Internet Activism: The Problem with ‘Techno-Utopianism’

Internet Activism: The Problem with ‘Techno-Utopianism’


Evgeny Morozov, a Yahoo! fellow at Georgetown University and contributing editor to Foreign Policy, penned a Wall Street Journal essay over the weekend challenging many commonly held conceptions about the Internet’s impact on revolutions and democratization.

At the outset of the piece, he explains: “The belief that free and unfettered access to information, combined with new tools of mobilization afforded by blogs and social networks, leads to the opening up of authoritarian societies and their eventual democratization now forms one of the pillars of ‘techno-utopianism.’ He laments the recent obsession by DC-based politicians and pundits with social media tools, such as Twitter and Facebook, and wonders whether this fascination is a “mere sign of our desperation with other, more conventional instruments of diplomatic leverage.”

The unfortunate reality, Morozov contends, is that this new medium will not likely lead to waves of mass democratization. He focuses on recent events in Iran as an example, explaining that revolutionary upheavals of authoritarian regimes require strong degrees of centralization, which the Internet does not provide. “Iran’s Green Movement has been split into so many competing debate chambers,” he writes, “that it couldn’t collect itself on the eve of the 31st anniversary of the Islamic revolution.” The Iranian government, like other autocratic regimes, also learned to exploit the Internet’s utility to suit its own means, by squashing online dissent, blocking basic communication and using the Internet as a surveillance tool.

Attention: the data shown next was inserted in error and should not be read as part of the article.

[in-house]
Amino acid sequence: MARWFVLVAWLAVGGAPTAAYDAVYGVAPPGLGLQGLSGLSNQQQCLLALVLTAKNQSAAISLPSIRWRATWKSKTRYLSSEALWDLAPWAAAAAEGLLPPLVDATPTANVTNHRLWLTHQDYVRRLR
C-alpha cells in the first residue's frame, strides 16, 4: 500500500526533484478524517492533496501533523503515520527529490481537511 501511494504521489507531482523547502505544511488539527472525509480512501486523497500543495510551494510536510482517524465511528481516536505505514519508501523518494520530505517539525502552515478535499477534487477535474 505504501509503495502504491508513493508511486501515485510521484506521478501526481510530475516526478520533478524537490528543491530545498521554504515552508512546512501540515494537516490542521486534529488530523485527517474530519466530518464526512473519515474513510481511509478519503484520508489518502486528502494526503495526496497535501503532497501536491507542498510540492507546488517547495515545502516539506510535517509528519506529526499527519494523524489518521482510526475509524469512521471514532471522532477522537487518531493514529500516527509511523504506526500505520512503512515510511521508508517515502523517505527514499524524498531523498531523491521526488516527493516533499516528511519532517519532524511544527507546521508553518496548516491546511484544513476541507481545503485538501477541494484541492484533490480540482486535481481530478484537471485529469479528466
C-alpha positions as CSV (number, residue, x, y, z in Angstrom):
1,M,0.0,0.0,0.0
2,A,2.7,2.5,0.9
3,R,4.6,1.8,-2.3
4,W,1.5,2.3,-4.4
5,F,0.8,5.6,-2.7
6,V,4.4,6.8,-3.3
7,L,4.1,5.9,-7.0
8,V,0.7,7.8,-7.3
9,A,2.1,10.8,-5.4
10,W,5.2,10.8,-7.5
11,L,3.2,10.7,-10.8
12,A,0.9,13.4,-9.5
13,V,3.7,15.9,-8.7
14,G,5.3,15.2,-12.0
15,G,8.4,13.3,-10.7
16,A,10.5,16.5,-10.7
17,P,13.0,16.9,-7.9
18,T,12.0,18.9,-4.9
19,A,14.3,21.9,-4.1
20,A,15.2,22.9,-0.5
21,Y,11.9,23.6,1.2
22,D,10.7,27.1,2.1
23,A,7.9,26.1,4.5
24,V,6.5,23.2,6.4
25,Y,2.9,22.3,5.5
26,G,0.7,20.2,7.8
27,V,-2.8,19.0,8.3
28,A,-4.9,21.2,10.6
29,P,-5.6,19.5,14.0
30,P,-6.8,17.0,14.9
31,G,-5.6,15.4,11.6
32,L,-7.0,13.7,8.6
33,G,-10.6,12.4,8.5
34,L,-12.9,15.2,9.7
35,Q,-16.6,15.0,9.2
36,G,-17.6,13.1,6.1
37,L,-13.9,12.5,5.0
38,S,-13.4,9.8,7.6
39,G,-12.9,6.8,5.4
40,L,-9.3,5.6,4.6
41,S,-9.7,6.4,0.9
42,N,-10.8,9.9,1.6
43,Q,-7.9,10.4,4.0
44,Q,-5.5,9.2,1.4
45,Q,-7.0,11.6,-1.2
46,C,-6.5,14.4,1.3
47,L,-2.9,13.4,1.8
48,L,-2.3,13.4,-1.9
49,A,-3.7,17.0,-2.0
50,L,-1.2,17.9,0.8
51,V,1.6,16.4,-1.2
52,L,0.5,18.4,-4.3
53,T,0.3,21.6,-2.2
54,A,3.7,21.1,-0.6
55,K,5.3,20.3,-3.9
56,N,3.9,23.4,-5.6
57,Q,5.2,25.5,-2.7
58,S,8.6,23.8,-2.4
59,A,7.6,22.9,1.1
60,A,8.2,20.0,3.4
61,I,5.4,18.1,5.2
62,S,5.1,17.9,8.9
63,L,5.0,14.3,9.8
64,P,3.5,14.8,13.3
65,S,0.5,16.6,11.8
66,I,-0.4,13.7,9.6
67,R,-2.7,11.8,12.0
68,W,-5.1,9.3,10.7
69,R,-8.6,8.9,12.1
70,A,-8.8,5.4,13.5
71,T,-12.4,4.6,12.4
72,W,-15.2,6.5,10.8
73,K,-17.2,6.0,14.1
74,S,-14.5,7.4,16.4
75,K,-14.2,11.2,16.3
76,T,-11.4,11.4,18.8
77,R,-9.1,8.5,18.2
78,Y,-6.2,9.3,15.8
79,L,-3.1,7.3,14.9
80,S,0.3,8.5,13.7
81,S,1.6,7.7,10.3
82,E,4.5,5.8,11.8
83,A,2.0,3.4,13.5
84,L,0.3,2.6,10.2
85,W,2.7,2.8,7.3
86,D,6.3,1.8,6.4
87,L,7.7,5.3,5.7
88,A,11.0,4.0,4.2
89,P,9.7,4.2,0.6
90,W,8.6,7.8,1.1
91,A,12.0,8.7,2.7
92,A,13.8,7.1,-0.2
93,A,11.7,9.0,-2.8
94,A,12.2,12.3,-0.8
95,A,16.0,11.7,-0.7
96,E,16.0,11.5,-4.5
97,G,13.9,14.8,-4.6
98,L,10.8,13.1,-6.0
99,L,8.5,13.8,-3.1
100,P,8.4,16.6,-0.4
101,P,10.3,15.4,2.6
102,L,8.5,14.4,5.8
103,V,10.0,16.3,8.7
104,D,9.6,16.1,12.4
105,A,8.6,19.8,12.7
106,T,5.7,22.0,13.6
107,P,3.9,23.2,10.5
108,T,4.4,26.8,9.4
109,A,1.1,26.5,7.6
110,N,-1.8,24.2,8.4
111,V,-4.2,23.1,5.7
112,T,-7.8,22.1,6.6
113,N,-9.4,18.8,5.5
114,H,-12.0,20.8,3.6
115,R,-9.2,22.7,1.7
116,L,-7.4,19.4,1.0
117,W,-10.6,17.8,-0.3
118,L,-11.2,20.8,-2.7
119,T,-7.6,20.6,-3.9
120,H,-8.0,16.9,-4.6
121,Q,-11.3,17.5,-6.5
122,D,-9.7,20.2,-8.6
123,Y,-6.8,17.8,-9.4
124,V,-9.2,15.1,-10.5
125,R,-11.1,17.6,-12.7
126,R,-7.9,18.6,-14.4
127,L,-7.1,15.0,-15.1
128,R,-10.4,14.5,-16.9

Citing groups such as Hezbollah and the Muslim Brotherhood, he also states that “Facebook and Twitter empower all groups – not just the pro-Western groups that we like.”

Nonetheless, despite the inherent challenges, Morozov still believes that “it would be unreasonable for the American government to simply abandon all efforts to use the Internet for promoting democracy abroad.” One example he provides is the necessity to stop preventing U.S. tech companies, which currently require a “host of waivers from the U.S. Treasury’s Office of Foreign Assets Control (OFAC) to exports Internet services to authoritarian countries.” Such blanket sanctions, Morozov argues, impede productive support for groups like the Green Movement. Rather, resolving these “arcane policy disputes is likely to advance American interests abroad more effectively than the flashy and media-friendly undertakings… of which American diplomats have grown so increasingly fond.”